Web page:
Betty Reyes (not her real name), a single mother living in Pasig, stacked a collection of fliers and classified ads on her wobbly desk. While doing so, her son ate instant noodles and pandesal for breakfast. Nearly three months ago, she used to be call center agent working in Ortigas. But after an altercation with a number of her colleagues and one of her superiors, the company she was working for had to let her go. And now, with meager amount of cash on her savings, she cannot help but fear what’s to come should she fail to get a new job anytime soon.
“I know that it’s not as bad as it seems,” she told The Manila Times after sparing a tired glance at his son. “But I know that it will get worse given the situation [of our country].”
As the economic downturn continues to harrow a number of industries in the Philippines, more and more companies have found the need to lessen their manpower in order to save money. As a side effect of this transition, finding suitable work opportunities in the country is far more challenging.
“It’s so dramatic,” says Jeanne de la Flor, a fresh graduate from a Santolan. “Last year, when I used to look at those websites that list down available jobs in the country, pages are usually teeming with offers. Now only one or two remain posted.”
These days, keeping a job is more essential than ever. But for most employees, in order to accomplish such a feat during these hard times, it is not enough for one to be competent enough to accomplish his or her duties. Given the competitive nature of most industries, it is also important for people to be able to contribute to the growth of a company.
“Sometimes, your worth as an employee is not measured solely on your ability to do work or how eagerly you do your work,” said Minette Areja, the Administration and Finance Manager of M2 Communications Inc. in Quezon City.“ And regardless of the misconception, it’s not even important whether or not you came from a prestigious school. What matters is whether or not you’re value-adding to the company. There are people who are effective but not efficient. So, we might as well look for someone who can be both.
Fidel Hernandez, a business owner in Quezon City agrees with Areja’s sentiments.
“The problem kasi with some employees is that sometimes they settle for [what’s adequate],” he told The Times. “They don’t consider what would be best for a company in the long run. Sure their efforts could help the company survive, but to improve it, that’s not enough. And for me, as the boss, that’s not what I need [in these difficult times]. Because of that, I ended up firing a number of my employees in the past.”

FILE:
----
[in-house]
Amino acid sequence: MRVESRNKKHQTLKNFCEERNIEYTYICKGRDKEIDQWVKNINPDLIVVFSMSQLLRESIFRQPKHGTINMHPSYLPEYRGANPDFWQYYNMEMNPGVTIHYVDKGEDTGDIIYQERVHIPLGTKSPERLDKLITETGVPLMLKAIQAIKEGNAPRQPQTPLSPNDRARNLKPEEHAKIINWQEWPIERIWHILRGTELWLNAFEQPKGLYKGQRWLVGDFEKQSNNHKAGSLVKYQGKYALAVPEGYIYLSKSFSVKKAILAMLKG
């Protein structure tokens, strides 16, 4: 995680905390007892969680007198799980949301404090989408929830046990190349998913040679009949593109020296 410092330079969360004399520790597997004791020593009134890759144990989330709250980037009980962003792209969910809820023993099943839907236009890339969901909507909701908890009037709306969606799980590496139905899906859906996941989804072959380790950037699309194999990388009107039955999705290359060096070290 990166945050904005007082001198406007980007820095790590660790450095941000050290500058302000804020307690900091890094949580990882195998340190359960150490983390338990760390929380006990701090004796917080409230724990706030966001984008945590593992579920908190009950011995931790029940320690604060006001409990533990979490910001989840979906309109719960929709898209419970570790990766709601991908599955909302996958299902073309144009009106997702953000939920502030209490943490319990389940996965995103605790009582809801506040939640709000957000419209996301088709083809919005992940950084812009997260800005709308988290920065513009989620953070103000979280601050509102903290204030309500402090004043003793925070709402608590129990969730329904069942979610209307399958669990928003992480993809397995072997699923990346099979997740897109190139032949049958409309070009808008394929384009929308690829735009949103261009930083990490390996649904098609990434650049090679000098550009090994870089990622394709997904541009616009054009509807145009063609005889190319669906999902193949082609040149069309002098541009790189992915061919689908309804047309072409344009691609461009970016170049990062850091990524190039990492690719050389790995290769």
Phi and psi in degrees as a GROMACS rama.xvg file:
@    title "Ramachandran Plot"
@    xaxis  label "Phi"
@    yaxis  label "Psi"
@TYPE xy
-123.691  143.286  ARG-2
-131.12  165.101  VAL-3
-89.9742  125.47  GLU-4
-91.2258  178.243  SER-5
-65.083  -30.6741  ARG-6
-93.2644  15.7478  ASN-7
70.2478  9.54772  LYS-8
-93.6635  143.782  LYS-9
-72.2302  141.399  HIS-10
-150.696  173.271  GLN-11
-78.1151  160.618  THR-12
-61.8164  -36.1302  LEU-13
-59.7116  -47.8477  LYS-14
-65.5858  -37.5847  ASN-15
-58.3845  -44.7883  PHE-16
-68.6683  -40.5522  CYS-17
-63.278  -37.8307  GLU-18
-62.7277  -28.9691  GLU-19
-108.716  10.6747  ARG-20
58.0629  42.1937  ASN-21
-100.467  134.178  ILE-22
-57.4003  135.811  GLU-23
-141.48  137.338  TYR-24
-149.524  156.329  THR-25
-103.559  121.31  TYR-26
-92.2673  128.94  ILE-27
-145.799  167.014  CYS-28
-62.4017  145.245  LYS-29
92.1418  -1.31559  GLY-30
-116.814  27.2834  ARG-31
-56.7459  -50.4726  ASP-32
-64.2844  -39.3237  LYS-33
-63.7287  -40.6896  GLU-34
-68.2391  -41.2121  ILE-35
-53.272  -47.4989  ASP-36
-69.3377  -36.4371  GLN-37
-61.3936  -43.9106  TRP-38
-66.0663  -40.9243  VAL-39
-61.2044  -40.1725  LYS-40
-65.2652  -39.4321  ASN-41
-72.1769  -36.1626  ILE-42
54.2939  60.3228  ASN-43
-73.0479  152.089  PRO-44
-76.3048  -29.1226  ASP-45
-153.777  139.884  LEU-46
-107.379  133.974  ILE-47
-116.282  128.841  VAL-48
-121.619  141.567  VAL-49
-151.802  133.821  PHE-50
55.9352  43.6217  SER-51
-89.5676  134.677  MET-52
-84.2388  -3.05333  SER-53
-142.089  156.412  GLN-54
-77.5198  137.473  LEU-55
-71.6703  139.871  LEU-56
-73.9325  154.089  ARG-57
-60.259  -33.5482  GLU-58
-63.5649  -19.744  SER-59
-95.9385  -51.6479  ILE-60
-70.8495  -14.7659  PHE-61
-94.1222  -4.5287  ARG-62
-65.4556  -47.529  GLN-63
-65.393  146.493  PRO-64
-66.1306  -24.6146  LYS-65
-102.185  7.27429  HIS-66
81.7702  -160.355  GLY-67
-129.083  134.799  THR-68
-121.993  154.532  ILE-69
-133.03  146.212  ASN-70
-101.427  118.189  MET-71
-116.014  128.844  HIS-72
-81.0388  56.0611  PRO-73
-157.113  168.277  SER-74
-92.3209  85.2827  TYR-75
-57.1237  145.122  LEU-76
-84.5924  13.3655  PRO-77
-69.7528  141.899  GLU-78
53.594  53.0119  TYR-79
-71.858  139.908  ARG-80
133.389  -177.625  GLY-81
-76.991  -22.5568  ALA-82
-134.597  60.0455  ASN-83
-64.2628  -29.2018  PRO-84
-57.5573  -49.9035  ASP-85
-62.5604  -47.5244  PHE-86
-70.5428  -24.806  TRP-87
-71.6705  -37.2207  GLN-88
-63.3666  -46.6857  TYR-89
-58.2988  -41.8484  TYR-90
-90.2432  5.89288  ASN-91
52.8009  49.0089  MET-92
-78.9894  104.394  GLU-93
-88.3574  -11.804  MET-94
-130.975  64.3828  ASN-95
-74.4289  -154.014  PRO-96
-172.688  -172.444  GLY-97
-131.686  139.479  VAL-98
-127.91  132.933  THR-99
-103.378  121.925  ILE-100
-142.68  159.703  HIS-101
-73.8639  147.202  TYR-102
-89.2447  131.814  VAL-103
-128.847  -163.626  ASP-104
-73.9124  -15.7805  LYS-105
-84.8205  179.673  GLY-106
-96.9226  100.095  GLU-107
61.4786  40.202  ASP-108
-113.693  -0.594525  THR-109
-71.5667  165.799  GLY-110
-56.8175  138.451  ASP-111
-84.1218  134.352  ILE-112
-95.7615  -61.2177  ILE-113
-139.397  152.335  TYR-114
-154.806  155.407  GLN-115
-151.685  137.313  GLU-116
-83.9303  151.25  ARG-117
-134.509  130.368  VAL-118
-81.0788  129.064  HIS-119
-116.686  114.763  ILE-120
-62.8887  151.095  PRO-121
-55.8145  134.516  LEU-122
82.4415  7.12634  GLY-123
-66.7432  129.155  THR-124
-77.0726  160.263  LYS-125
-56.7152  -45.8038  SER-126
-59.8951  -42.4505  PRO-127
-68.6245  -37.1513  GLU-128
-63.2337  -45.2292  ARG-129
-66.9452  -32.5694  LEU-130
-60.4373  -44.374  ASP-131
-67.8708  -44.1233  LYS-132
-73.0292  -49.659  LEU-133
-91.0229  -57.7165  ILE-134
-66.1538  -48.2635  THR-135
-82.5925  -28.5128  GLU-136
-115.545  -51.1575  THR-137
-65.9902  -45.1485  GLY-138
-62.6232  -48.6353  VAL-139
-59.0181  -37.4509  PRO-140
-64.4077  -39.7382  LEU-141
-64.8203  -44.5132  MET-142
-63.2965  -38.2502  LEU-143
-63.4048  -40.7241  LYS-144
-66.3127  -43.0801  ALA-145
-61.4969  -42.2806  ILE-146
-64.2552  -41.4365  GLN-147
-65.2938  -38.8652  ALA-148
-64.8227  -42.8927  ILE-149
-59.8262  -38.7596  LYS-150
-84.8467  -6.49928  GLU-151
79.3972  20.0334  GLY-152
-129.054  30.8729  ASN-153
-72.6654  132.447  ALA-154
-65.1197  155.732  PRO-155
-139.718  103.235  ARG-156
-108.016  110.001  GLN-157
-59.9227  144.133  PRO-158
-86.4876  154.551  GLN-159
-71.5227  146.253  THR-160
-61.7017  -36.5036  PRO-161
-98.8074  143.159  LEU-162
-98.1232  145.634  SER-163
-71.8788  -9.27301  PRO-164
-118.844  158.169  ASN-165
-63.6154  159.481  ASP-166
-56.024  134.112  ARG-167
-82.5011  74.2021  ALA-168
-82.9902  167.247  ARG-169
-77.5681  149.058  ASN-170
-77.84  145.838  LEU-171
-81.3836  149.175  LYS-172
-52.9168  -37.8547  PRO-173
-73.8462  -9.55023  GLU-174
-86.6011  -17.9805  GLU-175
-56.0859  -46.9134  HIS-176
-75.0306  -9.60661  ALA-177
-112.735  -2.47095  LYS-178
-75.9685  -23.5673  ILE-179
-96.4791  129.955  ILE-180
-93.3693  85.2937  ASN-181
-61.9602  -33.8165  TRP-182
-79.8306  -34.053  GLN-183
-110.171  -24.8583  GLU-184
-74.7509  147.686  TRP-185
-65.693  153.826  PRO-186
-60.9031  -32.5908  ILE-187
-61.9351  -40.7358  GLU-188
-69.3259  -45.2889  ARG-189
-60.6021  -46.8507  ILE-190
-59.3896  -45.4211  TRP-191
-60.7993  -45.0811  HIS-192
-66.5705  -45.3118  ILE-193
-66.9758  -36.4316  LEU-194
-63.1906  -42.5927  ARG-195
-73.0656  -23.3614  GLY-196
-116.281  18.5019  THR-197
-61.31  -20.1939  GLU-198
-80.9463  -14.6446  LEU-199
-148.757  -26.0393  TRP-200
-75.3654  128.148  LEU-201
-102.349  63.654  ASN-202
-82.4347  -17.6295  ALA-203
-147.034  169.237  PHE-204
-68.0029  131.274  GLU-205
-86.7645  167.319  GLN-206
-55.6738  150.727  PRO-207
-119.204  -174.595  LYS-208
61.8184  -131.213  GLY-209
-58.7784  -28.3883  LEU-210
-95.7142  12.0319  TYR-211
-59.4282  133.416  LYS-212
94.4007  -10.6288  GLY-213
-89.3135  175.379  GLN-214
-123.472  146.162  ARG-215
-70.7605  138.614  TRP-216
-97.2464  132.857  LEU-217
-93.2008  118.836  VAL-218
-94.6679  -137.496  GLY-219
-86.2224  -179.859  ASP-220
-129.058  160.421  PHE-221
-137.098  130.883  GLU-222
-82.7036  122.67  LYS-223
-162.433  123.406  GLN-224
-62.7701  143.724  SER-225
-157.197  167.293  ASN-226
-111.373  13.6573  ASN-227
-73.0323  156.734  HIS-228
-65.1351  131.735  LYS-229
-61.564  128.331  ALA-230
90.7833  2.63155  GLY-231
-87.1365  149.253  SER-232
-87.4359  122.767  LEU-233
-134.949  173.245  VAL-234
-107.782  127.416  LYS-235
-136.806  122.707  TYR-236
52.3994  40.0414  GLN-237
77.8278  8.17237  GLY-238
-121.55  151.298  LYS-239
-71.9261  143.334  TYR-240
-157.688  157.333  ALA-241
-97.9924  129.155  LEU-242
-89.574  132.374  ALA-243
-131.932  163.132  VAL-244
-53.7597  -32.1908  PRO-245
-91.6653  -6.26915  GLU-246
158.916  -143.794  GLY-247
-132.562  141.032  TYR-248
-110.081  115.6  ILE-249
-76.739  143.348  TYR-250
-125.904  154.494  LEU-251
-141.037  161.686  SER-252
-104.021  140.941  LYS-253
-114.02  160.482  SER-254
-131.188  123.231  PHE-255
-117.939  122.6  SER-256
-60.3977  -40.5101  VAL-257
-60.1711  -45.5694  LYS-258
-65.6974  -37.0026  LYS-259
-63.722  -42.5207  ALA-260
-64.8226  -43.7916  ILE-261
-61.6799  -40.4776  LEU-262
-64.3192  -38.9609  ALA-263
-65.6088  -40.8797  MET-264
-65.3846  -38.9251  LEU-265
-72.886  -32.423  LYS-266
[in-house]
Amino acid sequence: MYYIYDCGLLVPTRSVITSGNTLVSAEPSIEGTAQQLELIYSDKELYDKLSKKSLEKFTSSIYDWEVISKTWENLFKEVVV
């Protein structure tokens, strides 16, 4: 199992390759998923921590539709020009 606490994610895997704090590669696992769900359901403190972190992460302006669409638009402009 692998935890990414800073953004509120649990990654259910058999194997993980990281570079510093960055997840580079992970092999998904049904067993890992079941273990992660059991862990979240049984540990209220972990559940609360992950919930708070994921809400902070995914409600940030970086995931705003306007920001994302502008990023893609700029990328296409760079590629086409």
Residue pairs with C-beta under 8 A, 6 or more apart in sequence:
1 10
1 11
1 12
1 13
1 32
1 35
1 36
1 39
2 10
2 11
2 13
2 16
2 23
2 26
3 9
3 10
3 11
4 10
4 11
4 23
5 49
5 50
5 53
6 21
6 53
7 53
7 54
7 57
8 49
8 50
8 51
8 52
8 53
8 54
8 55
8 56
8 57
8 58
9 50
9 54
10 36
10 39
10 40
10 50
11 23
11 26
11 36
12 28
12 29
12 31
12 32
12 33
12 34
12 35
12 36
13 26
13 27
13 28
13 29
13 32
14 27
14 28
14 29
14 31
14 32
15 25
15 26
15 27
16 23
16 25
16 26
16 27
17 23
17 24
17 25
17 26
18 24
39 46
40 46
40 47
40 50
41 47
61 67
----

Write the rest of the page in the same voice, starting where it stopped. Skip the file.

Hernandez, however, also believes that another factor weighs more than a person’s contributions and that is his or her ability to work with others.
“My [workforce] is like a family,” he said. “We help each other, we support each other. But there is a big difference, I can’t kick my daughters out of my family should they fail to mix well with my wife and I. It’s a totally different thing for my employees.”
Remembering why she was laid off in the first place, Reyes recalled her experience as an employee.
“I have to admit that I was a bit [over-confident.] I didn’t take my work seriously and I wasn’t very respectful of my colleagues when they point out my mistakes. I guess that was one of the reasons why they had to let me go.”
Luisito Salonga, owner Ultimate Sign, an advertising company in Cubao affirmed Reyes’ speculation.
“For me,” he said. “It doesn’t matter whether or not you are the best. What matters is you know how to get along with your fellow employees because being insufferable creates tension in the office. And tension is never good for a company’s productivity.”
“If the problem is performance,” said Areja, “most companies are more lenient compared to whether or not that person can work with the team. In our case, the fastest stint we got with a person who had a hard time working with everyone is two months . . . As a company, you have to be able to work together. You can’t have people going solo because every single thing that person does can and will affect the company as a whole.”
However, in a number of cases, like that of Reyes, an employee’s inability to get along with others and his or her inability to do his or her work well can also be trailed to the nature of the work or the company’s culture.
“Looking back,” said Reyes. “I regret the number of times I disrespected my colleagues. But I think that most of my wrongdoings [stemmed] from the fact that I never wanted to be a call center agent. I’m not in love with the things I was tasked to do and I couldn’t relate to most of the other employees. We just like different things. So, I guess that’s important as well; for you to pick a job that you like so that you can excel at it.”
But while her son continued to eat his meager breakfast, Reyes shook her head.
“Still,” she said. “It would be nice to have work considering how hard [life is] nowadays.” — Angelo Cantera, Reporter, Manila Times